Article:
July 5, 2017 / 11:47 PM / 5 months ago

Lawyer for Brazil's Temer derides corruption case as 'fiction'

BRASILIA (Reuters) - Brazilian President Michel Temer’s legal team said on Wednesday that a corruption charge against him was based entirely on an illegally taped recording and plea-bargain testimony from confessed criminals.

Antonio Claudio Mariz de Oliveira, Lawyer for Brazil President Michel Temer arrives at the commission of constitution and justice, for presents his defense in Lower House, in Brasilia, Brazil July 5, 2017. REUTERS/Ueslei Marcelino

Temer’s lawyer Antonio Mariz de Oliveira made the arguments in the written defence he delivered to a congressional committee looking into a charge the conservative leader took bribes.

“The defence believes that the charge is not based on facts; that it’s a piece of fiction based on hypothesis and assumptions,” Mariz told reporters after delivering the written defence to congress.

Temer has repeatedly denied any wrongdoing. He refuses to resign despite opposition calls to do so and polls showing his government’s approval rating is in the single digits.

In the defence, Temer’s legal team said a March audio recording, which prosecutors said captured the president condoning payment of hush money to a potential witness, was illegal because it was secretly recorded.

Temer also argued the recording was altered and that the man who made it - billionaire Joesley Batista, whose family controls meatpacking giant JBS SA (JBSS3.SA) - was a criminal who had admitted to bribing hundreds of politicians in plea bargain testimony to avoid jail time.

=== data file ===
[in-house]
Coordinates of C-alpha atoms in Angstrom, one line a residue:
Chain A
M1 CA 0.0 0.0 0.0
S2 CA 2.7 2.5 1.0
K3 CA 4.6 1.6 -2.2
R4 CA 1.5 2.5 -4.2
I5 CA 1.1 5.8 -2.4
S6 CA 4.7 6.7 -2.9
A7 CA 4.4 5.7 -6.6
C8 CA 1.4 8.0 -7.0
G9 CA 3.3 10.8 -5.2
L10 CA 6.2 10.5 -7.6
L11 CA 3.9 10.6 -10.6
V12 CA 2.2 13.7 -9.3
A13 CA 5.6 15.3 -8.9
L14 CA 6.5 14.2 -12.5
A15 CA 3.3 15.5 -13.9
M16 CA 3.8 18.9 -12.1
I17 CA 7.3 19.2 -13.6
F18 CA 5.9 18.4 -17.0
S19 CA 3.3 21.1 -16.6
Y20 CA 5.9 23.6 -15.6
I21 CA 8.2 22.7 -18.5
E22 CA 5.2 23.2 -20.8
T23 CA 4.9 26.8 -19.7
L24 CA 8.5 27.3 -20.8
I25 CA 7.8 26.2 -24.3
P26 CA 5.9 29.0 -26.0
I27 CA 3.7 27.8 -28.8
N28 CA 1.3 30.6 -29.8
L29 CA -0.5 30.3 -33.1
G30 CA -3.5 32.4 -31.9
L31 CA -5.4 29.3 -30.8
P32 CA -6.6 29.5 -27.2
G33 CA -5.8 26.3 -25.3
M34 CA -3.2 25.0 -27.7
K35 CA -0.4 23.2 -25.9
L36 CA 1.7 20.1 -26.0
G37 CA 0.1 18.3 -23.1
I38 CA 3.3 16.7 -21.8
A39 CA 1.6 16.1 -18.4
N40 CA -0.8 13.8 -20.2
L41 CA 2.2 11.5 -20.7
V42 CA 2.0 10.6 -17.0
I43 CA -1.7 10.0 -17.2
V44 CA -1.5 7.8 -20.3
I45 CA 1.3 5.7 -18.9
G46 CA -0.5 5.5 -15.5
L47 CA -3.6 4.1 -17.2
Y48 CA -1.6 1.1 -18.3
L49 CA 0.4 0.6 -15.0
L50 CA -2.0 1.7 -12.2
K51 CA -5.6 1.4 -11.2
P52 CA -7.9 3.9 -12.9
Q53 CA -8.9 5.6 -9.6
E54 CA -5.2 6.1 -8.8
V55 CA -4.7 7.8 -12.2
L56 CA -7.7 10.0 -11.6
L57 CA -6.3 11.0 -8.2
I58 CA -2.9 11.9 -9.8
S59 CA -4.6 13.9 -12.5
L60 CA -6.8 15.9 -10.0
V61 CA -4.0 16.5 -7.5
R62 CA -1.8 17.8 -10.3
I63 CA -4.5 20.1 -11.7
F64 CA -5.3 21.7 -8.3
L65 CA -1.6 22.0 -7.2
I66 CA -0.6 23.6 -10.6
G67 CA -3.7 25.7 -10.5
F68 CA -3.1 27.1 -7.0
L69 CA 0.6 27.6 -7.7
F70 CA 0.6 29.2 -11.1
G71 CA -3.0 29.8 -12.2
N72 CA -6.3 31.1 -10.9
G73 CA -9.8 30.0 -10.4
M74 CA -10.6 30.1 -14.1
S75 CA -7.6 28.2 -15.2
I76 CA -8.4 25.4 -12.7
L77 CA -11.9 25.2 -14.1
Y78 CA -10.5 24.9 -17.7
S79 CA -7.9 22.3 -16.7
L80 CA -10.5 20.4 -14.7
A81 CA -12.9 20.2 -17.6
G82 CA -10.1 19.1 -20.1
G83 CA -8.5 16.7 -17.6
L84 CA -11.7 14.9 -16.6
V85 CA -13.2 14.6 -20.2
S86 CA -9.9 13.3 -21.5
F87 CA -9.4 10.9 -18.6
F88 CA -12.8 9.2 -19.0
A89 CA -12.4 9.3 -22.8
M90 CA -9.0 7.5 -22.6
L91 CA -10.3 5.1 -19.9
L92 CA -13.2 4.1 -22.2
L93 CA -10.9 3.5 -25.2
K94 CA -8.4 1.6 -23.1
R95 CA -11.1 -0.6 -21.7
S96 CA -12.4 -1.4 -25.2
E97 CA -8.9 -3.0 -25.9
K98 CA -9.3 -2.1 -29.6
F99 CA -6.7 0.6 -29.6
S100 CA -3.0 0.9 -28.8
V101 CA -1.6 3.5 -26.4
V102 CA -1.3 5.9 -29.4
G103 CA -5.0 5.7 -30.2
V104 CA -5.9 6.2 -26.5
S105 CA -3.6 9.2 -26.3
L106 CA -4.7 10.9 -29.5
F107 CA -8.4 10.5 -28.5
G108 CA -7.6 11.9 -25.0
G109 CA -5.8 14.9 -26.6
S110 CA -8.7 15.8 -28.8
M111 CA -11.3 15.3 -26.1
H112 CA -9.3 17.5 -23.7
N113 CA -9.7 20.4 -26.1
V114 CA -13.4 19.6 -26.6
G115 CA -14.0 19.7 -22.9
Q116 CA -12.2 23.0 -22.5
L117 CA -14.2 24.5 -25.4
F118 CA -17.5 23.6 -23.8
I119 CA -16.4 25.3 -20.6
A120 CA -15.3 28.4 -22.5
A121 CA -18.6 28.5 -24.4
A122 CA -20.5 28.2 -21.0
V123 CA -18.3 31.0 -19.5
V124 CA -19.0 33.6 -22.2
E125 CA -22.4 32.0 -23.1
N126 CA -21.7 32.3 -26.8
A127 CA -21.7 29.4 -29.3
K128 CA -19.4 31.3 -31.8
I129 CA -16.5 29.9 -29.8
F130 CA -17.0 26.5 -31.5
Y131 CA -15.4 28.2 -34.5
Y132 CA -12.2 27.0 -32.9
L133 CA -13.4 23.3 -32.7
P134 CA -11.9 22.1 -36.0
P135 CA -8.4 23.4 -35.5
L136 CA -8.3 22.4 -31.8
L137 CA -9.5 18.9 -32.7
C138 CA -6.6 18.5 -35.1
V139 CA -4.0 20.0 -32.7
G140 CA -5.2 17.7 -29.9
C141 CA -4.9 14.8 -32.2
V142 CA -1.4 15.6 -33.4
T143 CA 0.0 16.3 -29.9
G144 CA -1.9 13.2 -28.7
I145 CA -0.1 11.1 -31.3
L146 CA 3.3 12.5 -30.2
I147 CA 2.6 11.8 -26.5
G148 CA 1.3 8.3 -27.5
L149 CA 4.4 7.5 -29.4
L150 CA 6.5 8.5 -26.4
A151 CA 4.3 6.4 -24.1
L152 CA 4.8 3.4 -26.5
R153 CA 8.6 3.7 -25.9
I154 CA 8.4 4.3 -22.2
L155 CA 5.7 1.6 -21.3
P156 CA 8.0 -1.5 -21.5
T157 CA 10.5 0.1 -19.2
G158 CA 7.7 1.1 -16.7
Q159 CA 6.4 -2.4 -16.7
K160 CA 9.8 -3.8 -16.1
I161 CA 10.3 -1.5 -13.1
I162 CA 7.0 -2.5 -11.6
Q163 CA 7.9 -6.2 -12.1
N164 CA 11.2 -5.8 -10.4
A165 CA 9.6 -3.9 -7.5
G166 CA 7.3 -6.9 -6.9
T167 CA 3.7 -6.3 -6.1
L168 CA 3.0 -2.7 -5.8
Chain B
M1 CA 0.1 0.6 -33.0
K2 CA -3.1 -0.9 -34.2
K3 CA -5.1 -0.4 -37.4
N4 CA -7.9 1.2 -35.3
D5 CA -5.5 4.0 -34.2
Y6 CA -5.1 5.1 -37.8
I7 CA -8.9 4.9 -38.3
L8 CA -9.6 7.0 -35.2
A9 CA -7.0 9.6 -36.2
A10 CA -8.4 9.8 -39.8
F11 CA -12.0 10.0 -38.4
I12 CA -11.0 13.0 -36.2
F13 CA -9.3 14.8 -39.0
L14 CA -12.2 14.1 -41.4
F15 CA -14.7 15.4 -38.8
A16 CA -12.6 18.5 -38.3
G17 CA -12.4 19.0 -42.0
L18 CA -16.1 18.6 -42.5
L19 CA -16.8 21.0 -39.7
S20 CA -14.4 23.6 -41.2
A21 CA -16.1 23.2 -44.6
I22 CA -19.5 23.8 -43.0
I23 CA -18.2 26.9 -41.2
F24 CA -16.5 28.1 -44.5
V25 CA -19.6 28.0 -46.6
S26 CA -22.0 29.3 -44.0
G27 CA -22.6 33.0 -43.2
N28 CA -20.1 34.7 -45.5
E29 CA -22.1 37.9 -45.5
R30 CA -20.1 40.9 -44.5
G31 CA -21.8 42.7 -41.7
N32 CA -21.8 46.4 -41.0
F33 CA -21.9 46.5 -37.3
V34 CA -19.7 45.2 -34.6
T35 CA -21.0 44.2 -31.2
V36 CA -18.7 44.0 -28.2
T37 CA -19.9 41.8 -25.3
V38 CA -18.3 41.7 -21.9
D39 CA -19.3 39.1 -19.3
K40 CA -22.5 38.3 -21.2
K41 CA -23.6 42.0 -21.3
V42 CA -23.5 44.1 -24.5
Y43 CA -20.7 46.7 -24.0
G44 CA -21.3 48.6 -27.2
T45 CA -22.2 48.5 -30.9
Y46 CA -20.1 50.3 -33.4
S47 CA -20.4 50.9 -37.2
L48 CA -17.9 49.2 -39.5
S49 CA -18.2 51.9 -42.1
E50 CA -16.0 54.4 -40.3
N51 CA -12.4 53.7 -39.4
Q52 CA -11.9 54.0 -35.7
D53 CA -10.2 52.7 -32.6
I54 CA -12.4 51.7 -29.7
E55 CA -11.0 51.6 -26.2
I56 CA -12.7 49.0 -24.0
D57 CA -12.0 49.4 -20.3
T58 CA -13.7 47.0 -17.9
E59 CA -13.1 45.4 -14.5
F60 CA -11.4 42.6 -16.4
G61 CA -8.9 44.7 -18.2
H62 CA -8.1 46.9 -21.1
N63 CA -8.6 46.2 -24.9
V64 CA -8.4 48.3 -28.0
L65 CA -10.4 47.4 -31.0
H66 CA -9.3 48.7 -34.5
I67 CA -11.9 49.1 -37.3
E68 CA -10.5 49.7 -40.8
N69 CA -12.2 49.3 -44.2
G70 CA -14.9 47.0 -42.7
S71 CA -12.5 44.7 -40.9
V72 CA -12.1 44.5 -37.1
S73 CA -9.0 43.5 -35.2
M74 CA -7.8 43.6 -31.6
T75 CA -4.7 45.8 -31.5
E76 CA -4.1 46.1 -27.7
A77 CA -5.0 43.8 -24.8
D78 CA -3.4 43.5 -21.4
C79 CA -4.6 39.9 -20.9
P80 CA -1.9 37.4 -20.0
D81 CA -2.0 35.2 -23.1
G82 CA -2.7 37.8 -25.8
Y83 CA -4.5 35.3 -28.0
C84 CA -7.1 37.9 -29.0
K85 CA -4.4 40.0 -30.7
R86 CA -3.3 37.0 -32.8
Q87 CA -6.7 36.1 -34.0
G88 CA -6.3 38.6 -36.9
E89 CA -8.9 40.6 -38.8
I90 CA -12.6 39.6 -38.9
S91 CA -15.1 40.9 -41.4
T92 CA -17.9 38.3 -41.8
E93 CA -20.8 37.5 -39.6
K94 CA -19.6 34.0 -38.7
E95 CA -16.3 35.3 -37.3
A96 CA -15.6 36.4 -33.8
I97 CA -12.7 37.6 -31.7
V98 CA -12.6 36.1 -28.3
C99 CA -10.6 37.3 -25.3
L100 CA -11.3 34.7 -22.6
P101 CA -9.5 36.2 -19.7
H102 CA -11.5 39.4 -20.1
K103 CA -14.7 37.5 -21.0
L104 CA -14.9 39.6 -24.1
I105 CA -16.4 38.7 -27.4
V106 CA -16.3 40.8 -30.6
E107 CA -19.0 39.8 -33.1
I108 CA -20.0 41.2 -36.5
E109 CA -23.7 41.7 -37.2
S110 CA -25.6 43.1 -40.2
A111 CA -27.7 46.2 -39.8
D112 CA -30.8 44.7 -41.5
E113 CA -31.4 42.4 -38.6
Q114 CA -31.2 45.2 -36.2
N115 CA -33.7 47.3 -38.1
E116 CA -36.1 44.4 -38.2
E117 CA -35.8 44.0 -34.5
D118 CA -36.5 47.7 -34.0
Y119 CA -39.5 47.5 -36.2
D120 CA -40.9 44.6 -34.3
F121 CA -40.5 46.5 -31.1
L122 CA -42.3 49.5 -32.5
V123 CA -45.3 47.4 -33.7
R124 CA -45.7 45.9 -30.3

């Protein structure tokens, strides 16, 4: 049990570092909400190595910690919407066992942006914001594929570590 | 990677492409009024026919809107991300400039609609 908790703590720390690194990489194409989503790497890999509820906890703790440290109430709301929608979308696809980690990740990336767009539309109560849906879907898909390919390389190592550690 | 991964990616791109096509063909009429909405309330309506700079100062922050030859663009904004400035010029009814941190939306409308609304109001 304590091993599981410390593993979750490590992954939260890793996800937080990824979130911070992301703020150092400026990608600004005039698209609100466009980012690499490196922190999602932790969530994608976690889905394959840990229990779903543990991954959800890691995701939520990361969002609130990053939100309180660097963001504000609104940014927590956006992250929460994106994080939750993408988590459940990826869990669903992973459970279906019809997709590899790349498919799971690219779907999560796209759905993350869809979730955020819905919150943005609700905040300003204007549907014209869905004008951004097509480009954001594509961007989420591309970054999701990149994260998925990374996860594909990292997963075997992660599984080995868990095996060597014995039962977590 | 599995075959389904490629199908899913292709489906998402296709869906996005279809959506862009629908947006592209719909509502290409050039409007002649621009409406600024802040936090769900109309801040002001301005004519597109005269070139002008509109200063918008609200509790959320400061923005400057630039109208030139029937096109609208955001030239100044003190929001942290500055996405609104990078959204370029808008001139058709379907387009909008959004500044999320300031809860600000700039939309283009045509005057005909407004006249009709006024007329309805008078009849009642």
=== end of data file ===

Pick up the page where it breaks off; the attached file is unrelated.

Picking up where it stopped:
The defence said Temer’s remarks in the audio were too vague to support the charge against him.

Temer was charged last week in connection with a graft scheme involving JBS. Executives said the president took bribes for resolving tax matters and facilitating loans from state-run banks.

Federal Deputy Sergio Zveiter, who was chosen to be the rapporteur for the denunciation of the public prosecutor against President Michel Temer in the chamber of deputies, smiles after a meeting of the commission of constitution and justice, in Brasilia, Brazil July 4, 2017. REUTERS/Ueslei Marcelino

Prosecutor General Rodrigo Janot alleged in the charge that Temer made deals under which JBS would have paid him 38 million reais ($11.54 million) over the next nine months.

Janot’s office declined to comment on Temer’s written defence or comments from his attorney including the contention that the recording and plea-bargain testimony are the entirety of the case. However, the prosecution has said it has more proof it will reveal.

Janot has said he expects to also charge Temer with racketeering and money laundering in the coming weeks.

Brazil's Senator Aecio Neves speaks during a statement to defend himself against corruption charges, where he resumed his mandate with the authorization of the Federal Supreme Court, in Brasilia, Brazil July 4, 2017. REUTERS/Ueslei Marcelino

Under Brazilian law, two-thirds of the lower house of congress must vote to allow a criminal charge against a sitting president to move to the Supreme Court. The full house is expected to vote by mid-July, although it is possible that could be delayed to early August after a congressional recess.

If the top court accepts a charge and puts the president on trial, he would be suspended for 180 days and replaced by the house speaker, Rodrigo Maia.

Investigators have uncovered corruption in the last three years that has engulfed Brazil’s political class and business elites. Much of it centres on companies paying billions of dollars in bribes to politicians and executives at state-run enterprises in return for contracts.

Temer and nine ministers as well as four former presidents and dozens of lawmakers are under investigation or already charged in the schemes.

Nearly 100 people have been convicted on corruption charges in just over three years.

($1 = 3.2919 reais)

Reporting by Ricardo Brito in Brasilia; Additional reporting by Brad Brooks in Sao Paulo; Writing by Brad Brooks; Editing by Cynthia Osterman

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